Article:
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How to create a strong password and essential best practices

Read our complete guide on how to create a strong password & some essential best practices to level up your cybersecurity.

create strong password

The time it takes you to read this entire blog is all the window a hacker needs to crack a poorly constructed password. Your password is your first line of defense, so make it count. It may be easier to remember the name of your first pet or your mother’s maiden name, but these personal details are also easier for hackers to figure out.

Crafting a robust password demands a strategic approach – one that combines complexity, uniqueness, and unpredictability. So, how can you create a strong password?

In this blog, we’ll explore:

  • What is a strong password?
  • Why do you need a strong password?
  • What constitutes a strong password?
  • What happens if you have a weak password?
  • Password best practices
  • Password methods and examples
  • Weak password habits to avoid
  • Recognizing phishing attempts:
  • What to do if someone knows and uses your password
  • FAQs

What is a strong password?

If you want to enhance your cybersecurity stance, you’ll need to create a strong password. A strong password is a combination of characters that is difficult for others to guess or decipher. It typically includes a mix of upper- and lower-case letters, numbers, and special symbols.

The longer and more complex the password, the stronger it becomes, making it significantly more challenging for attackers to break through. A strong password serves as a robust barrier against unauthorized access, ensuring the security of your online accounts and sensitive information. 

Why do you need a strong password?

You need to create a strong password to protect your accounts and sensitive information from unauthorized access and cyber attacks. Weak passwords are vulnerable to various hacking techniques, such as brute force attacks and dictionary attacks, where attackers systematically try different combinations to guess your password.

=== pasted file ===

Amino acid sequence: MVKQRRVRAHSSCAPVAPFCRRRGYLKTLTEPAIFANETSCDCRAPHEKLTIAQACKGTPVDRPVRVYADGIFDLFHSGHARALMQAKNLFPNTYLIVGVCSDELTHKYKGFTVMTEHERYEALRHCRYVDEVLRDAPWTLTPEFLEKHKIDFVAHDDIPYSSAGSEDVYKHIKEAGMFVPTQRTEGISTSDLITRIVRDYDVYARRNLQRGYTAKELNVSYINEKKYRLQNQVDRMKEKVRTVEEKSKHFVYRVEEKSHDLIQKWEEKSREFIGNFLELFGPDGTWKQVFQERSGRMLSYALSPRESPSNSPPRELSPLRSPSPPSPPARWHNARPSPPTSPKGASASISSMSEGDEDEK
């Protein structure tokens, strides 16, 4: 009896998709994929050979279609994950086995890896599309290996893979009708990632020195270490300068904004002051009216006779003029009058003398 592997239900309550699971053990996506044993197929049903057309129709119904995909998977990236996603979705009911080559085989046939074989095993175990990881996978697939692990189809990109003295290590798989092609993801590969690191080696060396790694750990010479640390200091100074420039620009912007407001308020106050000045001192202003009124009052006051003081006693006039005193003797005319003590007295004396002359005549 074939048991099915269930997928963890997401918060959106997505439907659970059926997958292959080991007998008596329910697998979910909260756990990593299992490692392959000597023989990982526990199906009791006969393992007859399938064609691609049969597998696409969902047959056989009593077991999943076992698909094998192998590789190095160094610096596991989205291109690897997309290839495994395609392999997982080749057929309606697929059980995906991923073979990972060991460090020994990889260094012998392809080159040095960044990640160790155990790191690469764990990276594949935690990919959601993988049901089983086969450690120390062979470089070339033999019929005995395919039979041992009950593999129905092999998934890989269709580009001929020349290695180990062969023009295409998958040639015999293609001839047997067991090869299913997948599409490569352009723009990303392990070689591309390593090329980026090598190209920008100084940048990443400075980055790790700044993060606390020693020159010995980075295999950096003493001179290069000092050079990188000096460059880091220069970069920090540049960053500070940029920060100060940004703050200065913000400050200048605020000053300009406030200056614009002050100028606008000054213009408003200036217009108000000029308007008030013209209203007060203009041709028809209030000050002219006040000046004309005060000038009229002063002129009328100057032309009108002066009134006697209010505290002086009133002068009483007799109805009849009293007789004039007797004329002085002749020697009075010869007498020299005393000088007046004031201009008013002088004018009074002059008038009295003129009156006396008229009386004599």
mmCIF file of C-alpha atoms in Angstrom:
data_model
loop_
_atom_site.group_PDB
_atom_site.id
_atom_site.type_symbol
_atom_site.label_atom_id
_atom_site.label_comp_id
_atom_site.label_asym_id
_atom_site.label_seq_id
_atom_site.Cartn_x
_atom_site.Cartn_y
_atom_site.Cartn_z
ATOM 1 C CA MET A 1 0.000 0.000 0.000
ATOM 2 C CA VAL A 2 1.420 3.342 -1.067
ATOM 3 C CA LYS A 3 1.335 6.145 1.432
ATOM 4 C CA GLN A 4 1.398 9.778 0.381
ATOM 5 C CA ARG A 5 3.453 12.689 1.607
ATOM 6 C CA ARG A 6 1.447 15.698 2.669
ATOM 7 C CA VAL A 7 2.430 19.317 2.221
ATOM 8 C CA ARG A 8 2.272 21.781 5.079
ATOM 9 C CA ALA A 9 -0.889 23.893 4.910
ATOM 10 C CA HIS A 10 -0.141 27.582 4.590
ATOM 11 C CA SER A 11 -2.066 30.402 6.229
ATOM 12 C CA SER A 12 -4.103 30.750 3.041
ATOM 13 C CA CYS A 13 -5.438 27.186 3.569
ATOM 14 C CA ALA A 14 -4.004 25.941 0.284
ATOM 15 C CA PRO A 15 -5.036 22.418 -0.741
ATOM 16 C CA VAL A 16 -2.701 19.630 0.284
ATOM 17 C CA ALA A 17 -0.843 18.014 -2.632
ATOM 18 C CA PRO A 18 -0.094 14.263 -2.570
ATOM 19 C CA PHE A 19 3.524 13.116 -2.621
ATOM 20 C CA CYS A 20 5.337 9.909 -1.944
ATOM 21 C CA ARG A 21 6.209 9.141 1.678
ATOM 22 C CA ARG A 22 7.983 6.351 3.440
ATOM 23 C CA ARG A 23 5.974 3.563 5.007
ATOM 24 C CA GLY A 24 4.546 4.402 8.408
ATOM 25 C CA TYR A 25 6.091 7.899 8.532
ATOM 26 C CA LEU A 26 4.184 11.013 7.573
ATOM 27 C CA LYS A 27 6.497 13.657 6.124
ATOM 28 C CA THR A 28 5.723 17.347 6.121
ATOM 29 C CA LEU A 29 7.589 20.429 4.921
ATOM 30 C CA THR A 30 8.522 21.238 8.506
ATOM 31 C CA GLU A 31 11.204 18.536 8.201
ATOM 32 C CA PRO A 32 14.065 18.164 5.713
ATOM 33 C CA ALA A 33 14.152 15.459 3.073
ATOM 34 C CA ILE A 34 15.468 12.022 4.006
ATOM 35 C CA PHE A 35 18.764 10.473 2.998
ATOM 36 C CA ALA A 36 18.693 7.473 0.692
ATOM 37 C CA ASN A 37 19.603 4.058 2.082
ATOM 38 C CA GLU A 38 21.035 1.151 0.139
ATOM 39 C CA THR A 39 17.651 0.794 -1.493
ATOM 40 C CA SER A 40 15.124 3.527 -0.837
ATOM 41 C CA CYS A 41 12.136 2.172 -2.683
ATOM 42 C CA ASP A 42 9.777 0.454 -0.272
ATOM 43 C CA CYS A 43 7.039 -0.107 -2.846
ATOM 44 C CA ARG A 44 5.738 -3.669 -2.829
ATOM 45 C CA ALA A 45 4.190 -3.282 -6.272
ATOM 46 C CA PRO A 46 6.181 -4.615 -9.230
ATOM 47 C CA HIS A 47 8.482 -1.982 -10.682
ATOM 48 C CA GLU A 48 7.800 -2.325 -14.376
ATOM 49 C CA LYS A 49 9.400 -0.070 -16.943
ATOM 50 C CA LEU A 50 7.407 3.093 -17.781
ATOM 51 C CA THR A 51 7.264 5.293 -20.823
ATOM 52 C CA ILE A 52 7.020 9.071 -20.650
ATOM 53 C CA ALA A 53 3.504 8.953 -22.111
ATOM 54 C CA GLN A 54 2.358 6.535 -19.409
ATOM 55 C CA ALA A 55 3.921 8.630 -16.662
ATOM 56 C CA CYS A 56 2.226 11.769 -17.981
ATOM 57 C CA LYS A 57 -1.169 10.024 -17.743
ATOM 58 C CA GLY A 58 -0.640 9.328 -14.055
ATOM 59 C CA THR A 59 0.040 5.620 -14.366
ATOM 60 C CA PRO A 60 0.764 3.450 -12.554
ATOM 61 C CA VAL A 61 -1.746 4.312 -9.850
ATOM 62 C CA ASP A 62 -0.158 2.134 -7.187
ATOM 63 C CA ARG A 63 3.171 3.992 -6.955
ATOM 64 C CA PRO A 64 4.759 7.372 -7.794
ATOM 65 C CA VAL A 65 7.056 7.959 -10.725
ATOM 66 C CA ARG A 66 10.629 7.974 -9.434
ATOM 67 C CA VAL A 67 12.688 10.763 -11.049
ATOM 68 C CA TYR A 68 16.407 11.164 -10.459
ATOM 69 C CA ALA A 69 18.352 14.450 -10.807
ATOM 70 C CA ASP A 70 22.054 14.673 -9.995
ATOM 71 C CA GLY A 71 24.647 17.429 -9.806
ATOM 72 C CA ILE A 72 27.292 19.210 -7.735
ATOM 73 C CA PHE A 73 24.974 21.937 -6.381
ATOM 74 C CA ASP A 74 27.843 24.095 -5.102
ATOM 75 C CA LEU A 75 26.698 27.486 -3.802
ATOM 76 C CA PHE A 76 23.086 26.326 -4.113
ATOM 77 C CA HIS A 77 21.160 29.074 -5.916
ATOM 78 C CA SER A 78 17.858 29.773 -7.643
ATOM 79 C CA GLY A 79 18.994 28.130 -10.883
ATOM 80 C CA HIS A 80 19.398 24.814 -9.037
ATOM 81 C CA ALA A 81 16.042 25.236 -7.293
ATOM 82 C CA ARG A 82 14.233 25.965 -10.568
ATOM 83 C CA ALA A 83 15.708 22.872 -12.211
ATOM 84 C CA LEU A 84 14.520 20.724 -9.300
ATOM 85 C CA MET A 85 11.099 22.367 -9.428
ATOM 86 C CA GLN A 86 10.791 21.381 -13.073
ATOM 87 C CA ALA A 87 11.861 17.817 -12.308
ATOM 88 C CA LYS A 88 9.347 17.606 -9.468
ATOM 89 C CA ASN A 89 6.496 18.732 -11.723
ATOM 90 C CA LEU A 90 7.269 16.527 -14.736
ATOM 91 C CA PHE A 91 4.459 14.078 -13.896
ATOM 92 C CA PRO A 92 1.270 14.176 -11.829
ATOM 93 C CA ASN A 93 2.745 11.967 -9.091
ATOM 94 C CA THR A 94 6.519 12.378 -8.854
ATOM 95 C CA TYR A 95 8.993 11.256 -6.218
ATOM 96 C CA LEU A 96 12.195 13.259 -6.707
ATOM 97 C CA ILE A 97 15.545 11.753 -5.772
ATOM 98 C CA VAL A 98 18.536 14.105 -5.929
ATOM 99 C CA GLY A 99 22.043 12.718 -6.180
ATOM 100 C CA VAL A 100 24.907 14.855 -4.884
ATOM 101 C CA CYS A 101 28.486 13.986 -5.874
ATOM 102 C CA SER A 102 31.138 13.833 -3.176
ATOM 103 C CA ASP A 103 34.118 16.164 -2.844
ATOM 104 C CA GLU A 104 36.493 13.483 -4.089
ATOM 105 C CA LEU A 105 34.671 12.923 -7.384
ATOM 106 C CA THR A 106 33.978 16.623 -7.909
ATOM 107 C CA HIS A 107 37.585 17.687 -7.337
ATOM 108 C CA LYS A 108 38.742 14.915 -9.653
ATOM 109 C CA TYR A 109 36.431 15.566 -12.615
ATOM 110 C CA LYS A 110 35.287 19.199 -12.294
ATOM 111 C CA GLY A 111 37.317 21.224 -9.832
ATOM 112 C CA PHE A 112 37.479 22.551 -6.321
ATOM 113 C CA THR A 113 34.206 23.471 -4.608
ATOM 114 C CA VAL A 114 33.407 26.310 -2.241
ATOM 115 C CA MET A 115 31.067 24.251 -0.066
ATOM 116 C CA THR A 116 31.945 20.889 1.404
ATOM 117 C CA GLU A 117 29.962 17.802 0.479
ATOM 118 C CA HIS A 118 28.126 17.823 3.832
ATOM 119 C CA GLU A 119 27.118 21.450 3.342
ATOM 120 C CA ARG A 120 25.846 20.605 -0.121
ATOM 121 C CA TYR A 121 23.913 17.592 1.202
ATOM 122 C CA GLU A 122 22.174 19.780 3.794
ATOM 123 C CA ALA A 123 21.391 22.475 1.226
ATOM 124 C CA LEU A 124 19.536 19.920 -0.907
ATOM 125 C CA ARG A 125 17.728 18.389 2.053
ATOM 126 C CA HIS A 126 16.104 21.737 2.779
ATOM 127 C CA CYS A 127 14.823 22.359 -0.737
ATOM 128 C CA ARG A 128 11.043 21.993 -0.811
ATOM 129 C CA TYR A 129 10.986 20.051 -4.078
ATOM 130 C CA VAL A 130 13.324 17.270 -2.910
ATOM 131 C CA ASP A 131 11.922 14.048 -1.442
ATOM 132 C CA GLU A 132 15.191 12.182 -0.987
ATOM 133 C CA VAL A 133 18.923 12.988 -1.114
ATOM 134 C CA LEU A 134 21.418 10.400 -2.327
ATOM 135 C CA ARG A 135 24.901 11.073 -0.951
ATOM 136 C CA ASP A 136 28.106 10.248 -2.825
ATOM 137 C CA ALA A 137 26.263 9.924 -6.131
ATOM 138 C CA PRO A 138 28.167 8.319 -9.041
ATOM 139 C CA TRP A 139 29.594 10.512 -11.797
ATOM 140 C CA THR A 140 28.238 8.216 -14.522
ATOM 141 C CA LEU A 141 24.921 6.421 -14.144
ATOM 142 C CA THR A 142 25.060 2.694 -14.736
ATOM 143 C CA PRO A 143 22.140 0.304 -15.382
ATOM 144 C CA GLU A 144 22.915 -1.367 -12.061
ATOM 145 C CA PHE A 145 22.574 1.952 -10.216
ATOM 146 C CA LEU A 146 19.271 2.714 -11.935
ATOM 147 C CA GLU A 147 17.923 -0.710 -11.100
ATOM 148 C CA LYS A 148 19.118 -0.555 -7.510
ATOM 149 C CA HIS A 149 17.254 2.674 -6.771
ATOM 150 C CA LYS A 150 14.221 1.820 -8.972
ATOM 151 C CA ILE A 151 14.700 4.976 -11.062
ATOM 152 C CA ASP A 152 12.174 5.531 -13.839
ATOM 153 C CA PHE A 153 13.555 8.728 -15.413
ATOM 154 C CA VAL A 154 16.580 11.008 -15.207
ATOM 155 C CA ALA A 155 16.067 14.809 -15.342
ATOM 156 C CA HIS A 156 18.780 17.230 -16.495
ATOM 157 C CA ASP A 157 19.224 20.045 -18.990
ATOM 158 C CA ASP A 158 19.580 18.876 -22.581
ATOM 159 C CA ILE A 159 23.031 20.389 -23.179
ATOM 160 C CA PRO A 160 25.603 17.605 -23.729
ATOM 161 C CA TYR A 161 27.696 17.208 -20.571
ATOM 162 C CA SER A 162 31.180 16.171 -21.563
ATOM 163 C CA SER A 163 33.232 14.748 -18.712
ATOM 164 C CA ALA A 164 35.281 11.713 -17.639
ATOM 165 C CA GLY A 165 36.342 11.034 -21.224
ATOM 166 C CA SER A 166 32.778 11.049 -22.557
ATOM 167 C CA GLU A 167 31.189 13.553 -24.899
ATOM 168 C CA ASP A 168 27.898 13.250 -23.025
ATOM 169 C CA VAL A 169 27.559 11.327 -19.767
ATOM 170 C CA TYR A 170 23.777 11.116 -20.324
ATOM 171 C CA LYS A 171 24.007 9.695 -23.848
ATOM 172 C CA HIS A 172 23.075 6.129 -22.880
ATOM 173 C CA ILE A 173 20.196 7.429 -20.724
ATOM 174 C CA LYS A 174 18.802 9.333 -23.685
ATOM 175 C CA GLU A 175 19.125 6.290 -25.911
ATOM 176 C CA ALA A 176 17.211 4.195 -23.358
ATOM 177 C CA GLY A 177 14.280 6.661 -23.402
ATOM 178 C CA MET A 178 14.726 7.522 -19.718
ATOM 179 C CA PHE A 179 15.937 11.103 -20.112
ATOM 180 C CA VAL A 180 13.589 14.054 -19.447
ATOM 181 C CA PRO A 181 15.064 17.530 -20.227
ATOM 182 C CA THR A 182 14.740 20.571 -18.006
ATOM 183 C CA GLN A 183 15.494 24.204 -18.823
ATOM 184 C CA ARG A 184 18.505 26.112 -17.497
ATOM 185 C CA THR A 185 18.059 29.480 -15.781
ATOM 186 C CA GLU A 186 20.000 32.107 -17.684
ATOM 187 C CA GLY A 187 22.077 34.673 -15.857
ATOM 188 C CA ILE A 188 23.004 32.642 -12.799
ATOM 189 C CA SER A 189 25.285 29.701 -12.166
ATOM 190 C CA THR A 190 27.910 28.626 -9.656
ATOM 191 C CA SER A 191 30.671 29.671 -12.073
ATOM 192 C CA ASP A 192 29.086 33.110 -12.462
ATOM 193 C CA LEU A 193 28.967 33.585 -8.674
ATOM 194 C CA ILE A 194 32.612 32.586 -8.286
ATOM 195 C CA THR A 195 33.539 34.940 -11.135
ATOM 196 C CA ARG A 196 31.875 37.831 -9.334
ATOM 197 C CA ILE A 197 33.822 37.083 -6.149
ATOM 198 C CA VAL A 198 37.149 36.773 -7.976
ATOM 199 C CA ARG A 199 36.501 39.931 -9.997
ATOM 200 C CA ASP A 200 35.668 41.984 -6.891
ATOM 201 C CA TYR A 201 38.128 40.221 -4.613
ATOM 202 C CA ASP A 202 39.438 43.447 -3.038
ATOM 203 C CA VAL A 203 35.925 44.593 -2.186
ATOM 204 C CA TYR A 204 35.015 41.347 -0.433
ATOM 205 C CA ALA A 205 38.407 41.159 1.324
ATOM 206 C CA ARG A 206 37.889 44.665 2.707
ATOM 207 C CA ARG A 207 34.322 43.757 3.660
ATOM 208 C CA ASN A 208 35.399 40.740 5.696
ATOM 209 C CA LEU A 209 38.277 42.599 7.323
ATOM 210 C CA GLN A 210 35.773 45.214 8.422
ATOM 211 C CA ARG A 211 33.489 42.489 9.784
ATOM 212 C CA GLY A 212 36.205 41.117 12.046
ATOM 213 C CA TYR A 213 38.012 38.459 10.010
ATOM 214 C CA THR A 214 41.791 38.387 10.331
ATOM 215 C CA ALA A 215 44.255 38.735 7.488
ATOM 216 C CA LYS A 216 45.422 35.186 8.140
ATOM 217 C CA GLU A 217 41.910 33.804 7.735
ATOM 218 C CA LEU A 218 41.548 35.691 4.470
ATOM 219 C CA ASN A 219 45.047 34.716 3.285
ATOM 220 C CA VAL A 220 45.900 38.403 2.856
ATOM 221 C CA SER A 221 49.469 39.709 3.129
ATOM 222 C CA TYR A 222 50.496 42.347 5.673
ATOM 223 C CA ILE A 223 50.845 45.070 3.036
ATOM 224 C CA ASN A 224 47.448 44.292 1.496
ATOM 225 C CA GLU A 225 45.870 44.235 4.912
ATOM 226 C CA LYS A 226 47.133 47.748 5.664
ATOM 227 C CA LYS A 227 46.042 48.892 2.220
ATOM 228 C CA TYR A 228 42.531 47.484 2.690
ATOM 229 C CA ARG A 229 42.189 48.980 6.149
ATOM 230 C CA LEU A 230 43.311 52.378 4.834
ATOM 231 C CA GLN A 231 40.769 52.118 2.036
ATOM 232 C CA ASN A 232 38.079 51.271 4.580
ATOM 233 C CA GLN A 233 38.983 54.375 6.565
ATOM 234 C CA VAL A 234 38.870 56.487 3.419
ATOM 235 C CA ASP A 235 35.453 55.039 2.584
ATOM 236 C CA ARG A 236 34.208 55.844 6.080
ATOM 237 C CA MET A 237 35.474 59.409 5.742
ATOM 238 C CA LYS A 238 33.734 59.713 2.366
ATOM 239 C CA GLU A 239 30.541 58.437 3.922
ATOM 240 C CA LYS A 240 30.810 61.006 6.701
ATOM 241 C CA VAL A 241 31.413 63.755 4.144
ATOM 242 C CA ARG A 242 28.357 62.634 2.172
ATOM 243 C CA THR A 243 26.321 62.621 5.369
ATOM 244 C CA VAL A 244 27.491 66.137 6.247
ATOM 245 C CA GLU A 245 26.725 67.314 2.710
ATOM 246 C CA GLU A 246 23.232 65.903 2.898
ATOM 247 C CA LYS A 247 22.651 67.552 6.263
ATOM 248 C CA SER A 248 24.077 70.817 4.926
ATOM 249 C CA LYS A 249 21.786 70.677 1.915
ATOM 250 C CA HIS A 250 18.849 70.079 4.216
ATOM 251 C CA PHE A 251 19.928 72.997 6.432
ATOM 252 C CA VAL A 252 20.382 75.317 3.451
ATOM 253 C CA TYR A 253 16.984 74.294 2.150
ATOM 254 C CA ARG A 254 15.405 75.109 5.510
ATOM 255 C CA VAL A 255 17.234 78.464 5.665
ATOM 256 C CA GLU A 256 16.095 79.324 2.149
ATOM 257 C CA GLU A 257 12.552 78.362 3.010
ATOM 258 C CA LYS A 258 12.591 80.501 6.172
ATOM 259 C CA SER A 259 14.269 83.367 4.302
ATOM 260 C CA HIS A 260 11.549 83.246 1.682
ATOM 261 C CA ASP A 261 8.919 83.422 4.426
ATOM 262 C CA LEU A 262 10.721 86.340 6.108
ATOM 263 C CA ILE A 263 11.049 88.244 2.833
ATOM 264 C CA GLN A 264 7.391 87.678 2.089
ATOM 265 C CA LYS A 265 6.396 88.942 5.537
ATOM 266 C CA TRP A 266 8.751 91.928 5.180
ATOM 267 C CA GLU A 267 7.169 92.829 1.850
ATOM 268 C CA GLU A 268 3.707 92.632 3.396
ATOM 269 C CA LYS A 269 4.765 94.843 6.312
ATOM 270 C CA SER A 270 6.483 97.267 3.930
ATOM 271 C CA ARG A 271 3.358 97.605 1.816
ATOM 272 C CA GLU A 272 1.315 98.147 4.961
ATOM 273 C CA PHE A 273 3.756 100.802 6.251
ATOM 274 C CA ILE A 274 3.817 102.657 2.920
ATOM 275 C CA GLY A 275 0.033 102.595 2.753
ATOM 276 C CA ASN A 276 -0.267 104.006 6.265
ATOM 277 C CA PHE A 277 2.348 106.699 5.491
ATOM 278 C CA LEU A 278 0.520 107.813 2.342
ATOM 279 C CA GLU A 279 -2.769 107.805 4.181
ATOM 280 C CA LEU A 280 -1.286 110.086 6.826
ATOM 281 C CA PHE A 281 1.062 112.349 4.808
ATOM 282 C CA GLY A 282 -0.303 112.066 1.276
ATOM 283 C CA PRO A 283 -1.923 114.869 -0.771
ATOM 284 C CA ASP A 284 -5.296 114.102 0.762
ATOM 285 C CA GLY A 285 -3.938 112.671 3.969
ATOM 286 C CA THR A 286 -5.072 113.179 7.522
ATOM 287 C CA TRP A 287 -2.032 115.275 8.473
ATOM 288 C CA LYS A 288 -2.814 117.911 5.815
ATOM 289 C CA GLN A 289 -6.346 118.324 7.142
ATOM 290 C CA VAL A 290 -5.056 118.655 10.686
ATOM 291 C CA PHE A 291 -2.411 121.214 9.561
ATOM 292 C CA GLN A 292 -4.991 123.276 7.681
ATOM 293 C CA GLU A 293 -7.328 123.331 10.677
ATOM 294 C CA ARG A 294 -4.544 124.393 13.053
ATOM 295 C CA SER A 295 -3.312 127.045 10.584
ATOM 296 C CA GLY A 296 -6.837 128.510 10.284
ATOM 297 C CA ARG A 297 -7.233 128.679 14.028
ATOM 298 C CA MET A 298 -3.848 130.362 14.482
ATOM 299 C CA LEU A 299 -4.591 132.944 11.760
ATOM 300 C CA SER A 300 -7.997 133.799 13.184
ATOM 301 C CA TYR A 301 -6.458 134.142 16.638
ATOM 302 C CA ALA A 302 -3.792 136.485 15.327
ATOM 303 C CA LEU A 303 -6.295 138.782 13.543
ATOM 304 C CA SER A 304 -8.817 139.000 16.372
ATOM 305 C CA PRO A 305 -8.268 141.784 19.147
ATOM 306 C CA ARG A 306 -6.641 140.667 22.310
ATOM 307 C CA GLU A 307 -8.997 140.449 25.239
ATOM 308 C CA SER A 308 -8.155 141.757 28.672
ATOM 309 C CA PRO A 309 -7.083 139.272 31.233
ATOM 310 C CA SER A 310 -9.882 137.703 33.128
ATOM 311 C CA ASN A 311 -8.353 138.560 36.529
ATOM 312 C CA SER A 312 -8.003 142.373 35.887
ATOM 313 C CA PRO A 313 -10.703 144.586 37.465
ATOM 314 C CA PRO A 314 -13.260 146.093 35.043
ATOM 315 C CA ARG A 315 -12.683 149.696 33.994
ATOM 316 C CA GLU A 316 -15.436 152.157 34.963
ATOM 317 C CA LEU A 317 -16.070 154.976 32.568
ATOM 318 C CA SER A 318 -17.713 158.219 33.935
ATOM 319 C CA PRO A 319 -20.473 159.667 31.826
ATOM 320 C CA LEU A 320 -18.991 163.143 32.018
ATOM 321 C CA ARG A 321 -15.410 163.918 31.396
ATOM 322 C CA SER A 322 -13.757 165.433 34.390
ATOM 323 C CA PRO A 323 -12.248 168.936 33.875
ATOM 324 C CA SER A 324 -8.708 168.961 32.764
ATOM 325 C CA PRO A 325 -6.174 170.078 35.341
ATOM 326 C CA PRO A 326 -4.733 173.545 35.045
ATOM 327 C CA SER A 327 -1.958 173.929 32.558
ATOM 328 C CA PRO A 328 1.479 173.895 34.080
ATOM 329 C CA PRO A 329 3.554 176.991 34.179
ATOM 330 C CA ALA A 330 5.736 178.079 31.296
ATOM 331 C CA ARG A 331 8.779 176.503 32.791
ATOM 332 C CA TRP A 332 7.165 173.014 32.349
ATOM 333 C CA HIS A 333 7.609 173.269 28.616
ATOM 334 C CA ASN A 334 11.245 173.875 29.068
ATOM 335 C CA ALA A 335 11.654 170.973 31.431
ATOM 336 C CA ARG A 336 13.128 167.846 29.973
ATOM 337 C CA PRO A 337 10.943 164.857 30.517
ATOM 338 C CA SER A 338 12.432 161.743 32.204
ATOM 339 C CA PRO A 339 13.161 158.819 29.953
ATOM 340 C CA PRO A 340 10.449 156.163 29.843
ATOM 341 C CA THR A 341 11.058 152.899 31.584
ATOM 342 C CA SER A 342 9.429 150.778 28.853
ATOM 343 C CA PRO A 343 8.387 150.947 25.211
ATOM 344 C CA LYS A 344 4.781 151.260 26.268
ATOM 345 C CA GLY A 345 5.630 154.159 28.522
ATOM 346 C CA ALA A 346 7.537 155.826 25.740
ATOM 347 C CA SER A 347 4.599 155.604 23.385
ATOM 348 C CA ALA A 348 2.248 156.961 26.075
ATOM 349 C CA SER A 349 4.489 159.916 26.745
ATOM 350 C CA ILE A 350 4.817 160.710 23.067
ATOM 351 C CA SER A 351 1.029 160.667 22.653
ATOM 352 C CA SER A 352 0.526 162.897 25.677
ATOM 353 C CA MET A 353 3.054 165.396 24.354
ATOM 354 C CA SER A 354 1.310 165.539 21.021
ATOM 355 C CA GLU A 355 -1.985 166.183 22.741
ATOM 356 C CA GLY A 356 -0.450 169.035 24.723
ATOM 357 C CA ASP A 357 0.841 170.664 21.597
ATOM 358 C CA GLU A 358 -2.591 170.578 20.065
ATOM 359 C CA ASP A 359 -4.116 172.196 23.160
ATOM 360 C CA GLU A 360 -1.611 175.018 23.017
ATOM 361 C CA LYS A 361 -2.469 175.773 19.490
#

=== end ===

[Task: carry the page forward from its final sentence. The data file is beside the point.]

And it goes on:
A strong password significantly reduces the risk of these attacks succeeding, ensuring the security and privacy of your digital assets, personal data, and online presence. 

What constitutes a strong password?

A strong password typically consists of various elements, including uppercase and lowercase letters, numbers, and special characters. It is also characterized by its length and randomness.

To create a strong password, follow these guidelines:

  • Length: use a minimum of 12 characters; longer passwords are more secure.
  • Variety: include a mix of uppercase and lowercase letters, numbers, and special characters.
  • Avoid dictionary words: avoid using common words, names, or phrases that can be easily guessed.
  • No personal information: don’t use easily accessible information like birthdays, addresses, or family names.
  • No patterns: avoid sequential or repeated characters (e.g., “12345” or “aaaa”).
  • Randomness: create passwords that don’t follow predictable patterns or phrases.
  • Passphrases: consider using a passphrase made up of several unrelated words for added complexity.